Thursday, September 10, 2015

Ohio's controversial marijuana legalization initiative

Marijuana Legalization 2015: Ohio’s Push To Legalize Pot Creates Rifts Within Pro-Pot Movement - Joel Warner, International Business Times:

September 10, 2015 - "Ohio, which is among the 27 states that do not allow for medical marijuana, has become an unexpected hot spot in the national marijuana policy debate by placing a legalization initiative on its off-year election ballot. The specifics of that initiative, spearheaded by a organization called ResponsibleOhio, has given marijuana proponents pause: If passed as written, the amendment would limit cultivation and extraction of medical and recreational marijuana in Ohio to 10 land parcels in the state – parcels owned by 10 investment groups that have together funded ResponsibleOhio’s $20 million campaign. In other words, those bankrolling marijuana legalization in Ohio would have exclusive rights to control the economic backbone of what’s estimated to be a $1 billion-plus state industry....

"The amendment that Ohioans will vote on in November has a lot going for it, say some cannabis experts. For starters, says marijuana law professor Sam Kamin at the University of Denver, by legalizing both medical and recreational marijuana at the same time, Ohio could avoid regulatory headaches.... Legalization in Ohio also could come with criminal justice reform; if it passes, ResponsibleOhio plans to push for a “Fresh Start Act” in 2016 that would expunge Ohio convictions for marijuana offenses that are no longer illegal.

"Then there’s the idea of limiting statewide cultivation to 10 sites: On the surface, that’s not an outrageous idea.... The problem rests with who gets to own those 10 sites in Ohio.... ResponsibleOhio’s game plan has been compared to gambling initiatives funded by corporations that are first in line to operate the resulting casinos....

"Ohioans to End Prohibition has hundreds of people throughout the state working to collect the 306,000 signatures it needs by next July 1 to get their legalization initiative on the 2016 ballot. But [Sri] Kavuru, the head of the operation, spends the majority of his time fighting ResponsibleOhio's initiative.... In phone calls with voters, media interviews and political meetings at the capitol, he repeats his central argument: 'When everyone who wants to be in the legal marijuana industry is able to do so, it has the biggest impact on the black market. It is better for consumers and better for patients when there is free-market competition dictating the parameters of the marketplace'....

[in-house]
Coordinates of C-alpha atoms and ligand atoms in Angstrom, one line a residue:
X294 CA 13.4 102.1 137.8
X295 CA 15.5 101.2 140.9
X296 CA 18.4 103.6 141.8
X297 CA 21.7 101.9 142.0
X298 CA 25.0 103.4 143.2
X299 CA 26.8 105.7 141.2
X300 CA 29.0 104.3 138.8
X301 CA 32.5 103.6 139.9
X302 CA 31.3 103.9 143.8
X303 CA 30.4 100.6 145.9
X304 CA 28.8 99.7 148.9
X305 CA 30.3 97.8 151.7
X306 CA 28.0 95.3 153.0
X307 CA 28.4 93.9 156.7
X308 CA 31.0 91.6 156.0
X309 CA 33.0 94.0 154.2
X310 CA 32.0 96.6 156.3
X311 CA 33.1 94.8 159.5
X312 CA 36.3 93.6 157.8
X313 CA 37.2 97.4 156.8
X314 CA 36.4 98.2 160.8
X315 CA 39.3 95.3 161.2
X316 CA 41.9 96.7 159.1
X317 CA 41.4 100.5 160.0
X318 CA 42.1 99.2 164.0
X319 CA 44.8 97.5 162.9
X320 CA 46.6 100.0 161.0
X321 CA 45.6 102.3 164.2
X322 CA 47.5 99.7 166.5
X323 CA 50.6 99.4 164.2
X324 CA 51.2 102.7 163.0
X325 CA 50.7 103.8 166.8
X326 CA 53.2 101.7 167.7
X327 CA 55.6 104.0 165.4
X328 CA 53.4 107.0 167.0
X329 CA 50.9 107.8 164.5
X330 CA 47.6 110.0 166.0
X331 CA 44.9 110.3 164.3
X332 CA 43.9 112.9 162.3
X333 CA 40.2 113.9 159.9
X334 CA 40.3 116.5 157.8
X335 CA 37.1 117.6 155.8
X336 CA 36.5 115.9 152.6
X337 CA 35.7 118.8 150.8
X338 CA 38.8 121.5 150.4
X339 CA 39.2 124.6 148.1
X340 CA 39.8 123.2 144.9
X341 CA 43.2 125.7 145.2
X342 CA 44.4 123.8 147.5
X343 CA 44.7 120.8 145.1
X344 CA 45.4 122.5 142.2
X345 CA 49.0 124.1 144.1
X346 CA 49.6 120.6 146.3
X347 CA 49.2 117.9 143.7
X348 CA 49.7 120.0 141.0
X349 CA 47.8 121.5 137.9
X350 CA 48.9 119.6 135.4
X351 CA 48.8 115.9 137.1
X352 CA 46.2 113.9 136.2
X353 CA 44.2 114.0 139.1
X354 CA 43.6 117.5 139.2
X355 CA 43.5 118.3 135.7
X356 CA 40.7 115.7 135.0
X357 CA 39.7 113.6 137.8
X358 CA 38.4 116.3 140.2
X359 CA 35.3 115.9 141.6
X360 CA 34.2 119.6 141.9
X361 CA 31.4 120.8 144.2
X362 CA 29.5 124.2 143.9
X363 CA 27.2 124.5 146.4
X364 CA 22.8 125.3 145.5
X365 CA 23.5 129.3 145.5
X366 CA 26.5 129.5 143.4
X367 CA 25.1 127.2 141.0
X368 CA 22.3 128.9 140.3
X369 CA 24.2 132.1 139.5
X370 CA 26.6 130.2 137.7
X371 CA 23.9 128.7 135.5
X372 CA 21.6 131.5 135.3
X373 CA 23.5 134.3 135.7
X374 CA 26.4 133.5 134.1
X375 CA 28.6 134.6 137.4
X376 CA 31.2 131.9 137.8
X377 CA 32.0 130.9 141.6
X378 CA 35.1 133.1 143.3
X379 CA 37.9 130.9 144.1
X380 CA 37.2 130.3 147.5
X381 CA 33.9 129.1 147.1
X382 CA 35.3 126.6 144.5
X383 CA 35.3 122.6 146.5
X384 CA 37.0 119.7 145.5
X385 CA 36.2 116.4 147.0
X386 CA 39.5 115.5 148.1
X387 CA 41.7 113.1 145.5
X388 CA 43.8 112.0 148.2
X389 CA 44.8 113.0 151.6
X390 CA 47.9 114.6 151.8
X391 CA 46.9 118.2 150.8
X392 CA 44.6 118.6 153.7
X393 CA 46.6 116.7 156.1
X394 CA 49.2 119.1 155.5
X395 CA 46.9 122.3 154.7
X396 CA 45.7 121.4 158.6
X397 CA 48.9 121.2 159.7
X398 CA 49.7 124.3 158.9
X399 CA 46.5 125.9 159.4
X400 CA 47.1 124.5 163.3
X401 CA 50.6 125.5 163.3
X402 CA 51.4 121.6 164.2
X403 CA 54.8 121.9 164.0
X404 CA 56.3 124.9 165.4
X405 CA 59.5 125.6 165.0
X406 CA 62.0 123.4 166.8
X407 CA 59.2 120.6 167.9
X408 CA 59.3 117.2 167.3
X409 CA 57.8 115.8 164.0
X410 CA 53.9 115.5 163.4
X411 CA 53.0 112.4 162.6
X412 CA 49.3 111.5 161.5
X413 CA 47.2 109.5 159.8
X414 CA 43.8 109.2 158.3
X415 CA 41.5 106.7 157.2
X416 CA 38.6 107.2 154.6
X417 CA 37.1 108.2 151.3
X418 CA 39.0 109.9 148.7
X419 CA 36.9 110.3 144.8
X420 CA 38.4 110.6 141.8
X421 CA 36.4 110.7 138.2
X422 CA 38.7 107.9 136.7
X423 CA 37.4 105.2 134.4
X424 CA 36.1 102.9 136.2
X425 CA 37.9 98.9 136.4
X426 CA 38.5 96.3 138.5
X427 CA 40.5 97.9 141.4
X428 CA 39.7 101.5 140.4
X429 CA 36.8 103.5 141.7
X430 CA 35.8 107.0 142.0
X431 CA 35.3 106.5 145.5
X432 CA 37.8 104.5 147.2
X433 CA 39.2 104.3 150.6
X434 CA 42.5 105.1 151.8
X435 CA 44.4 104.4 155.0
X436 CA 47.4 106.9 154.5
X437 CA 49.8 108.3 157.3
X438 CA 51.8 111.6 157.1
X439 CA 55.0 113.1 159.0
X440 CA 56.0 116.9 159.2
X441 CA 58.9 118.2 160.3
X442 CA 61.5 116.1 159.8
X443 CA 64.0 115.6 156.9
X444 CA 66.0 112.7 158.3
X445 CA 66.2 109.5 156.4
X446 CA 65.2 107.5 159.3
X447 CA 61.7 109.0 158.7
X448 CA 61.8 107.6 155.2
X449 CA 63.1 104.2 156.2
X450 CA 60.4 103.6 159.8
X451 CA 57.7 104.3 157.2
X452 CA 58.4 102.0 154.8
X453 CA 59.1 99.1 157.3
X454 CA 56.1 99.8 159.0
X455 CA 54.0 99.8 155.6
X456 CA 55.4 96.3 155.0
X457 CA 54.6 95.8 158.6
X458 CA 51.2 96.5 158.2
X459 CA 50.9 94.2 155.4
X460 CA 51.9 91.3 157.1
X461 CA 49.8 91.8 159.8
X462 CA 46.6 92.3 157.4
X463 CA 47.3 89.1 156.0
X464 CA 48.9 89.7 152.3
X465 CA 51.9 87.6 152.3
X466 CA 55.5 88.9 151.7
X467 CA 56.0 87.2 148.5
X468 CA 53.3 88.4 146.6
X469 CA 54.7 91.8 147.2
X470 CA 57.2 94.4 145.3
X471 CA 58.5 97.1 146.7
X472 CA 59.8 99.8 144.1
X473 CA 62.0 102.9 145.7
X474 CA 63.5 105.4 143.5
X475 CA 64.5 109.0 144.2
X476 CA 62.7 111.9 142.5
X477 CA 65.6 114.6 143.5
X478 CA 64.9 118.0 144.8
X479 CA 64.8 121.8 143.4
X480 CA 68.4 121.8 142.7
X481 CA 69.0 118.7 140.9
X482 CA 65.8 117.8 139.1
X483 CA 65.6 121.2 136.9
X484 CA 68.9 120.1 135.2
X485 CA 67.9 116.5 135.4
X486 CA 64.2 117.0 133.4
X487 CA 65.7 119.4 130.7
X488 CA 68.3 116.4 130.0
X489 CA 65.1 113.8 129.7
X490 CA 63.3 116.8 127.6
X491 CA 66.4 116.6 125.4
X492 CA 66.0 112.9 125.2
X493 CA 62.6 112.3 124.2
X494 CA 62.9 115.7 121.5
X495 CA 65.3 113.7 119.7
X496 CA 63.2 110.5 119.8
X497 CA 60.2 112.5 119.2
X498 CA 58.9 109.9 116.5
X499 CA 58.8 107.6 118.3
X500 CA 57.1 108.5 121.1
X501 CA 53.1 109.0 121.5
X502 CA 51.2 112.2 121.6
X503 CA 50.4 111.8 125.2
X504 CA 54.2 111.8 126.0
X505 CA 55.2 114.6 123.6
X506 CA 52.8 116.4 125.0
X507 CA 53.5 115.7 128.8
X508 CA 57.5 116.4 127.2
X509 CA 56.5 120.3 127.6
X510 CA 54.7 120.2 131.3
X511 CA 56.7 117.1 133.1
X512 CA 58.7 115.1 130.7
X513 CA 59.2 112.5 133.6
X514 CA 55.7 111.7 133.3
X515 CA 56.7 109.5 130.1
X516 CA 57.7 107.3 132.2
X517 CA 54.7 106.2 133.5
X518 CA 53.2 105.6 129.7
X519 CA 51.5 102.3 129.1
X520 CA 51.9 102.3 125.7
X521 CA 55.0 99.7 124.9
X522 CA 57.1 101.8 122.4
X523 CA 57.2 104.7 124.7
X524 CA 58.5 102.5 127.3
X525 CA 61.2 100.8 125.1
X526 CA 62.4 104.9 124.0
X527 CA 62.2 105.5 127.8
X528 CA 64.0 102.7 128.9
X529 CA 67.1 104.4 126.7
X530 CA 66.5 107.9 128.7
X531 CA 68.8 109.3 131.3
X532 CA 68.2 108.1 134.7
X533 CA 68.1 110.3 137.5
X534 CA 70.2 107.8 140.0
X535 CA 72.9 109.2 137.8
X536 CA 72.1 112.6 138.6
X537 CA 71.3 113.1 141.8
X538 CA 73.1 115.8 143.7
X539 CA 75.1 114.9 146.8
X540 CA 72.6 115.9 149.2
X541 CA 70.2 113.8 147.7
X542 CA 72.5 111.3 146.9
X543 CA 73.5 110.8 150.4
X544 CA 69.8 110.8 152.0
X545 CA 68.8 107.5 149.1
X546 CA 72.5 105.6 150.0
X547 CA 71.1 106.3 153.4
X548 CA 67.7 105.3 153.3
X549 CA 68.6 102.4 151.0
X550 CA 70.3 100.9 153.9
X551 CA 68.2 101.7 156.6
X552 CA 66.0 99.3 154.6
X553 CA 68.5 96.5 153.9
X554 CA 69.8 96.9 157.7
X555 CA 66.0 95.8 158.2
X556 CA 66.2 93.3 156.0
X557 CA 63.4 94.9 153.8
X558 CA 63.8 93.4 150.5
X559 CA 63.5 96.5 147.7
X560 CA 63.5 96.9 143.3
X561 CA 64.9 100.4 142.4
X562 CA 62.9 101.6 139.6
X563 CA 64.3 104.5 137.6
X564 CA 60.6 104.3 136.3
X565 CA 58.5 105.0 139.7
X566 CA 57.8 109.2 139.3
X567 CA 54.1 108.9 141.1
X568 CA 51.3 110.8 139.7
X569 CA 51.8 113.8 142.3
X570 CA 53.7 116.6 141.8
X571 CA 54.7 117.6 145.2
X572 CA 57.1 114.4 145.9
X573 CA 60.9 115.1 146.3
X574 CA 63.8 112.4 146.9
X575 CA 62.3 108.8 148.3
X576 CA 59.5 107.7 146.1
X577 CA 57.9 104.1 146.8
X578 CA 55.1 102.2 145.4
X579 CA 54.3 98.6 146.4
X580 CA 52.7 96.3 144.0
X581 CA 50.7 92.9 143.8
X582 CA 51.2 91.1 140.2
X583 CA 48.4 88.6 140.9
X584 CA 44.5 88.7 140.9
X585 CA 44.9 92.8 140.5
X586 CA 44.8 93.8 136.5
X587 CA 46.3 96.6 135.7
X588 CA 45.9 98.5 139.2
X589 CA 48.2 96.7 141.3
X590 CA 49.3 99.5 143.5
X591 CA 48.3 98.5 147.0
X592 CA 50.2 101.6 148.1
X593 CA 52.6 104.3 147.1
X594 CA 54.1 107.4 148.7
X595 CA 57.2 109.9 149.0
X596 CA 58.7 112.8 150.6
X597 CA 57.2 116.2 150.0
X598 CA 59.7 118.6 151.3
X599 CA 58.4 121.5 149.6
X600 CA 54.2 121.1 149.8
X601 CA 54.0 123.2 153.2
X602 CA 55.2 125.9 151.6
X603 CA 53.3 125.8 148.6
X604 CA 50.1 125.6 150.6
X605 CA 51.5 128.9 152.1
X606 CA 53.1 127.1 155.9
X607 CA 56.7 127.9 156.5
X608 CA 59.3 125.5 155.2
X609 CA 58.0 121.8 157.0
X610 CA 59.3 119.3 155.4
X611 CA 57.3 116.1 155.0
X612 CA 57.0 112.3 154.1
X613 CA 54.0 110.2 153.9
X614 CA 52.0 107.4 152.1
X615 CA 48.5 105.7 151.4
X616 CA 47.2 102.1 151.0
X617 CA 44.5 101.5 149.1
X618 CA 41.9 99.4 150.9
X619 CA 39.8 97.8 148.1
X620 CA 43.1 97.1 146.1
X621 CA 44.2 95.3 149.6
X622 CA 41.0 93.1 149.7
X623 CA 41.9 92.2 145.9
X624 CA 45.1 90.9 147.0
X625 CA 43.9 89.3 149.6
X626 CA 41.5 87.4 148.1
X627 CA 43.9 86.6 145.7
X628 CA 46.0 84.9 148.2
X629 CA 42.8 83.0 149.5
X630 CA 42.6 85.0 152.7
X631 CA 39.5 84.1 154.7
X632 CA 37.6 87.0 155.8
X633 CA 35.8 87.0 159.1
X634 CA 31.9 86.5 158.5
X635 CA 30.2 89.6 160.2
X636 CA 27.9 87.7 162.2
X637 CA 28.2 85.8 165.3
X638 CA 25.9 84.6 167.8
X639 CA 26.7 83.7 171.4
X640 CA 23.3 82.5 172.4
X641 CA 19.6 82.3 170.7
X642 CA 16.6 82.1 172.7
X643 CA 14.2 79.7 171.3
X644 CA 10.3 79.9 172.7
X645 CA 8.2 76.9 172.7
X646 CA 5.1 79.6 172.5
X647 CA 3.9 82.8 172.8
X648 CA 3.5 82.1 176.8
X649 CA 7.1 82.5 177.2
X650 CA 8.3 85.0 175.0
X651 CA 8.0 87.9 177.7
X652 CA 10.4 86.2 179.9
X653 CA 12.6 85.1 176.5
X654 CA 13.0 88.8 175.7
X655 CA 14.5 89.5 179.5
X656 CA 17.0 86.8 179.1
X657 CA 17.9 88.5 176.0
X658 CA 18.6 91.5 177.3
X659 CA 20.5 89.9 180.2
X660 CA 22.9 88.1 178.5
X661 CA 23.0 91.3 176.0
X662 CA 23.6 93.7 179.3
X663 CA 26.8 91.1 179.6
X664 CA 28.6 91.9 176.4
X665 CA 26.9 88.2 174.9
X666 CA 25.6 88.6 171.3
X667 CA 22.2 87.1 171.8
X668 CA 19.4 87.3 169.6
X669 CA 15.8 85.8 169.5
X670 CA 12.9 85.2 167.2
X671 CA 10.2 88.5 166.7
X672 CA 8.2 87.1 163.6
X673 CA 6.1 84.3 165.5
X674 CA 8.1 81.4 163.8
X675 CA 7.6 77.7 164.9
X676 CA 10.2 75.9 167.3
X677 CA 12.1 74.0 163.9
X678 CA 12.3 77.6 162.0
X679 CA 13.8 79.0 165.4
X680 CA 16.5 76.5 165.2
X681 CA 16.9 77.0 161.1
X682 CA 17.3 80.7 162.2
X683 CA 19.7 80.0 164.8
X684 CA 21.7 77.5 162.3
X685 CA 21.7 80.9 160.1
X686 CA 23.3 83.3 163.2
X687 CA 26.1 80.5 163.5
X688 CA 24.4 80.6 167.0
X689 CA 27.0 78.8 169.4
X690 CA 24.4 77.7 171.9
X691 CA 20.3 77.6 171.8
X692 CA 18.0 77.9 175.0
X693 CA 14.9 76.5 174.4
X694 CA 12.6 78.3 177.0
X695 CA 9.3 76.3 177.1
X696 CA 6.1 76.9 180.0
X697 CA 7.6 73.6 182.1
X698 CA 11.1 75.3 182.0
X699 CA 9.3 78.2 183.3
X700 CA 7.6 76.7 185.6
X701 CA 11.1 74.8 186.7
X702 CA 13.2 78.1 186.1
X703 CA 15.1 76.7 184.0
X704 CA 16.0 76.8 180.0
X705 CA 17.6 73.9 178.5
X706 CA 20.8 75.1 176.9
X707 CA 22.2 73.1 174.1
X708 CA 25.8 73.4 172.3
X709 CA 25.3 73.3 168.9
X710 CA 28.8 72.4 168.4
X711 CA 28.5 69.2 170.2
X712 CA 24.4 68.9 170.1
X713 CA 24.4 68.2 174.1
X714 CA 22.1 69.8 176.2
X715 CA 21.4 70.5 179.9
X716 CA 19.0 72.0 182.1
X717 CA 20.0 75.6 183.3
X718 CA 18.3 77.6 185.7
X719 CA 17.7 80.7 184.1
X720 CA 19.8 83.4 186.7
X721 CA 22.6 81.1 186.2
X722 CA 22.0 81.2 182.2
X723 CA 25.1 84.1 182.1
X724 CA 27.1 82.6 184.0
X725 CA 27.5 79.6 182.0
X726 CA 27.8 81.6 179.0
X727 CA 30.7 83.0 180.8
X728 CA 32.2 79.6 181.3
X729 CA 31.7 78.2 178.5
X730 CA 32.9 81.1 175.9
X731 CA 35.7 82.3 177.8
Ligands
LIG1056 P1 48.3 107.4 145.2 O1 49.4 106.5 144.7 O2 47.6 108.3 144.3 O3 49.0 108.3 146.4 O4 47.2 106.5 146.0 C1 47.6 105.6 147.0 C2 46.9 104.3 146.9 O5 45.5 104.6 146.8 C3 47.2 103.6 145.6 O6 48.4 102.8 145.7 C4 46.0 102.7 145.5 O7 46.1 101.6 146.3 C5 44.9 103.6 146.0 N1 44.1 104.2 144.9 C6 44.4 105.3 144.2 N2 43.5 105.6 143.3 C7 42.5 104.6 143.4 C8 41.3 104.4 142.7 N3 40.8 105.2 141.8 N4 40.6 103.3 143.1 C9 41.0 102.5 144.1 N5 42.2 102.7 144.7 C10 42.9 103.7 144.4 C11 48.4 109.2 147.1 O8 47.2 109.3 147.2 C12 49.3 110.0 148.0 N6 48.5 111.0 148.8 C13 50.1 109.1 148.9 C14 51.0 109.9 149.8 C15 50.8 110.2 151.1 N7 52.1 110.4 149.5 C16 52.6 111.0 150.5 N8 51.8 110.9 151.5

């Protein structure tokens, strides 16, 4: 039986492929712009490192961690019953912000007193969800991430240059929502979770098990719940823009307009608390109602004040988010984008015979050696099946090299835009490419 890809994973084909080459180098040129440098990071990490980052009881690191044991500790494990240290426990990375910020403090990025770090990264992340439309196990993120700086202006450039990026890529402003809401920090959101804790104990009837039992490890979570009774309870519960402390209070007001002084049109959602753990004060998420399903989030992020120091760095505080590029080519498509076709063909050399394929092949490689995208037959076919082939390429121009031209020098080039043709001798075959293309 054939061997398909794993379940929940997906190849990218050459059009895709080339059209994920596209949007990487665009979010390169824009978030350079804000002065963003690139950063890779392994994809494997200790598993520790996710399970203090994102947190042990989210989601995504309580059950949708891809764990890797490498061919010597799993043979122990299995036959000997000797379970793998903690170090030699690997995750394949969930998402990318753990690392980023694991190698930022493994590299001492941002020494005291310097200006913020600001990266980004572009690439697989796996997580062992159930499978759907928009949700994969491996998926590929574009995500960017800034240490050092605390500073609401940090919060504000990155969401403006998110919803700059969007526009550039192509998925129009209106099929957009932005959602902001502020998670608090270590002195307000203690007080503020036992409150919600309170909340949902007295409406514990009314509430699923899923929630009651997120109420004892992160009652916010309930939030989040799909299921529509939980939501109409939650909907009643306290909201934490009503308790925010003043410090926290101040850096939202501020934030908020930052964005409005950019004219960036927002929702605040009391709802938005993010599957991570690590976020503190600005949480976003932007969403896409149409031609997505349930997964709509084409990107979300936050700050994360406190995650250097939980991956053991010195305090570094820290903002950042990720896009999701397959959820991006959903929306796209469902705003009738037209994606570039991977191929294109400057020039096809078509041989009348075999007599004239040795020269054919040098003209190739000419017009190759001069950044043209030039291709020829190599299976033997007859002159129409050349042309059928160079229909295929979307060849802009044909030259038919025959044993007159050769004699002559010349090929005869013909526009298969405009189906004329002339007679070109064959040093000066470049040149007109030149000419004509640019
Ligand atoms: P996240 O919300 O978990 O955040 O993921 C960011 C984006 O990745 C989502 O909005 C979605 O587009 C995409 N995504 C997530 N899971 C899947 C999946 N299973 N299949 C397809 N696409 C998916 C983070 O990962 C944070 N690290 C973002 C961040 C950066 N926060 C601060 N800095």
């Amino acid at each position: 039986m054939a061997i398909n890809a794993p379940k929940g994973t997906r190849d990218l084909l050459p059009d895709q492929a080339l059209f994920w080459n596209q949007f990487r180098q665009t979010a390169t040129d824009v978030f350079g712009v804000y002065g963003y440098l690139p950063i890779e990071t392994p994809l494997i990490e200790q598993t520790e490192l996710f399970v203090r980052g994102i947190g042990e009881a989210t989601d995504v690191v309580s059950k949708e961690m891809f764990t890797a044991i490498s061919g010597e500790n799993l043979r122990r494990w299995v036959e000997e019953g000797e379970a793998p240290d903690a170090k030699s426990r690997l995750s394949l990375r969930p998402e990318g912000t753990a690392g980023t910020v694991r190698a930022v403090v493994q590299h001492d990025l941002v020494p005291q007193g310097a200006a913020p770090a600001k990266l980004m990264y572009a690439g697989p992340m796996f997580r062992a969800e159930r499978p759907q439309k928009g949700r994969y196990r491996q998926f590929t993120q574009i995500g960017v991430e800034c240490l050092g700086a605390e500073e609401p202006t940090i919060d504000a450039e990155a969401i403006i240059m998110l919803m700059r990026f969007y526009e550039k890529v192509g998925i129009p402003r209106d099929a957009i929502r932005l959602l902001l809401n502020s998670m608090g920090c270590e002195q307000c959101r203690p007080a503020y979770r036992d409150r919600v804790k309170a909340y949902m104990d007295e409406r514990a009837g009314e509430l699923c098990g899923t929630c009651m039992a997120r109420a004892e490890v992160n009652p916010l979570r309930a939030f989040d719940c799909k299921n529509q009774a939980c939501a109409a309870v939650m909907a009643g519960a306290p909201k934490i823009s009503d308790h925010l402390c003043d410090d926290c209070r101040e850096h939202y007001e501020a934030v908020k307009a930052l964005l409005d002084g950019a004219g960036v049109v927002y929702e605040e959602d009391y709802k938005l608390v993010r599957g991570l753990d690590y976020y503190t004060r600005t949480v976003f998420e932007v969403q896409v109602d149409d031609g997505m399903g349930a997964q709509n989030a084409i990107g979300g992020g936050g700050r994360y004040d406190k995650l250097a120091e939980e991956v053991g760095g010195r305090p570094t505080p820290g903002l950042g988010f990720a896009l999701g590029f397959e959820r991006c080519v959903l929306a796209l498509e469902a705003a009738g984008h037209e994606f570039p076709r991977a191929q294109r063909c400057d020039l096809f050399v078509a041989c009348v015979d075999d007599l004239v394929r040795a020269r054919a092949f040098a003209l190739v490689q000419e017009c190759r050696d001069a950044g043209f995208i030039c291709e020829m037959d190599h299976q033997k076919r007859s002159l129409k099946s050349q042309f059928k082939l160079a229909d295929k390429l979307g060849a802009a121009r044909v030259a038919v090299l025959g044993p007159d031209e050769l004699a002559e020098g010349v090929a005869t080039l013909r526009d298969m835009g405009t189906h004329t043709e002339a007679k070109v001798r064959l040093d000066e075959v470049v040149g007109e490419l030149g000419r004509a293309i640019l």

"'We support ending marijuana prohibition and this system would do that, but it’s up to voters to look at this system and decide whether it’s what they want,” says Mason Tvert, the usually bold and decisive communications director for the Marijuana Policy Project. 'It’s not our responsibility, it’s not our issue. There’s not much else we can say about it.'

"Ethan Nadelmann, executive director of the Drug Policy Alliance (DPA), is more forthcoming on the matter. 'There is something fundamentally wrong with writing into a state constitution an oligarchy over wholesale production of an agricultural product,' he says. But so far, DPA hasn’t taken a formal position on the amendment.

"At Students for Sensible Drug Policy (SSDP), Executive Director Betty Aldworth is especially impassioned over the initiative. 'It is the hairiest, stickiest mess that I have seen in all of marijuana policy reform to date,' she says. But even SSDP hasn’t officially come out against the ballot measure.

"The issue has become so fraught that it’s causing upheaval in some marijuana groups. In June, Rob Ryan, the president of the Ohio chapter of the National Organization for the Reform of Marijuana Laws, or NORML, was ousted after he came out in support of ResponsibleOhio....

"While the ballot measure divided Ohio’s NORML chapter, NORML’s national office looks to be the first major cannabis organization to embrace ResponsibleOhio. 'We hemmed and hawed for a while but decided fairly quickly that any initiative that stops the prosecution of marijuana smokers and establishes a legal market where consumers can buy marijuana in a safe and secure setting is one that national NORML is going to support,' says Keith Stroup, NORML’s founder. 'Even though it doesn’t feel quite right to me, the reality is it’s just a question of who gets rich off of marijuana. Someone gets rich off it in every state, including medical marijuana states.'"

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